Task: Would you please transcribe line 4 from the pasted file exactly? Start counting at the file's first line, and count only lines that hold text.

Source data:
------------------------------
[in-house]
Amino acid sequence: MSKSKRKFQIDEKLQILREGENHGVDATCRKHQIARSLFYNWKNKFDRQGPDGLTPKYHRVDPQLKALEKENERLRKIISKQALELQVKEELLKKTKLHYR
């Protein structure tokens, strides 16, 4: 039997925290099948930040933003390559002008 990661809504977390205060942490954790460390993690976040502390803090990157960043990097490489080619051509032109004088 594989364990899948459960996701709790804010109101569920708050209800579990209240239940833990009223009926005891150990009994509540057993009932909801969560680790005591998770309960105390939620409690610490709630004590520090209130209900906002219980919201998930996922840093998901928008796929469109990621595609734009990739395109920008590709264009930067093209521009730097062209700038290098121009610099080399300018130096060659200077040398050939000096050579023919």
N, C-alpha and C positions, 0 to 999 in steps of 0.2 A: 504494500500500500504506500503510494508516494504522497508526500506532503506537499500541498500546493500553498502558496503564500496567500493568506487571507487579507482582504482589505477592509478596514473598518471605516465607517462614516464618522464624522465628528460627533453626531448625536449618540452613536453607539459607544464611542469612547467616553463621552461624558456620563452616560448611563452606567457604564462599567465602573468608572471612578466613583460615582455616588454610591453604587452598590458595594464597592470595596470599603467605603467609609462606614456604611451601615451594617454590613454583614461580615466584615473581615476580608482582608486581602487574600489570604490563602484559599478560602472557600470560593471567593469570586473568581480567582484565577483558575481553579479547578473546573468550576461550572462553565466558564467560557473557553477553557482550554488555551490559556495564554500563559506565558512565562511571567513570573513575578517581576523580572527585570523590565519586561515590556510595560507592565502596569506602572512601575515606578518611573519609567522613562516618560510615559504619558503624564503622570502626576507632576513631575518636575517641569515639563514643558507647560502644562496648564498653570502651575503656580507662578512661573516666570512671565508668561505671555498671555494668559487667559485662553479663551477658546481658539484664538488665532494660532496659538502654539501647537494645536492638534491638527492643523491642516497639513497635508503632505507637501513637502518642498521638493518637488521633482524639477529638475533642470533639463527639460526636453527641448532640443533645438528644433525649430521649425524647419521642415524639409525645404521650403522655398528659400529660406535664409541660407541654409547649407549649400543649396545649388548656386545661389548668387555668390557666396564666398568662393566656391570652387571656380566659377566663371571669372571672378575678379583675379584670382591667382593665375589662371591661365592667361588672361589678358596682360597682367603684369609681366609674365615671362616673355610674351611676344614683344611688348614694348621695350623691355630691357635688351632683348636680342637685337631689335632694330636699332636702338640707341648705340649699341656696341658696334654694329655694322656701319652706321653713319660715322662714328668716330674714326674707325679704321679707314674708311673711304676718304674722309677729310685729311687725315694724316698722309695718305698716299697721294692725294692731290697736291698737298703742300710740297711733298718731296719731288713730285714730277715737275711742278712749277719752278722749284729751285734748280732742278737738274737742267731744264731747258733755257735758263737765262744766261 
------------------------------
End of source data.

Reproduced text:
N, C-alpha and C positions, 0 to 999 in steps of 0.2 A: 504494500500500500504506500503510494508516494504522497508526500506532503506537499500541498500546493500553498502558496503564500496567500493568506487571507487579507482582504482589505477592509478596514473598518471605516465607517462614516464618522464624522465628528460627533453626531448625536449618540452613536453607539459607544464611542469612547467616553463621552461624558456620563452616560448611563452606567457604564462599567465602573468608572471612578466613583460615582455616588454610591453604587452598590458595594464597592470595596470599603467605603467609609462606614456604611451601615451594617454590613454583614461580615466584615473581615476580608482582608486581602487574600489570604490563602484559599478560602472557600470560593471567593469570586473568581480567582484565577483558575481553579479547578473546573468550576461550572462553565466558564467560557473557553477553557482550554488555551490559556495564554500563559506565558512565562511571567513570573513575578517581576523580572527585570523590565519586561515590556510595560507592565502596569506602572512601575515606578518611573519609567522613562516618560510615559504619558503624564503622570502626576507632576513631575518636575517641569515639563514643558507647560502644562496648564498653570502651575503656580507662578512661573516666570512671565508668561505671555498671555494668559487667559485662553479663551477658546481658539484664538488665532494660532496659538502654539501647537494645536492638534491638527492643523491642516497639513497635508503632505507637501513637502518642498521638493518637488521633482524639477529638475533642470533639463527639460526636453527641448532640443533645438528644433525649430521649425524647419521642415524639409525645404521650403522655398528659400529660406535664409541660407541654409547649407549649400543649396545649388548656386545661389548668387555668390557666396564666398568662393566656391570652387571656380566659377566663371571669372571672378575678379583675379584670382591667382593665375589662371591661365592667361588672361589678358596682360597682367603684369609681366609674365615671362616673355610674351611676344614683344611688348614694348621695350623691355630691357635688351632683348636680342637685337631689335632694330636699332636702338640707341648705340649699341656696341658696334654694329655694322656701319652706321653713319660715322662714328668716330674714326674707325679704321679707314674708311673711304676718304674722309677729310685729311687725315694724316698722309695718305698716299697721294692725294692731290697736291698737298703742300710740297711733298718731296719731288713730285714730277715737275711742278712749277719752278722749284729751285734748280732742278737738274737742267731744264731747258733755257735758263737765262744766261 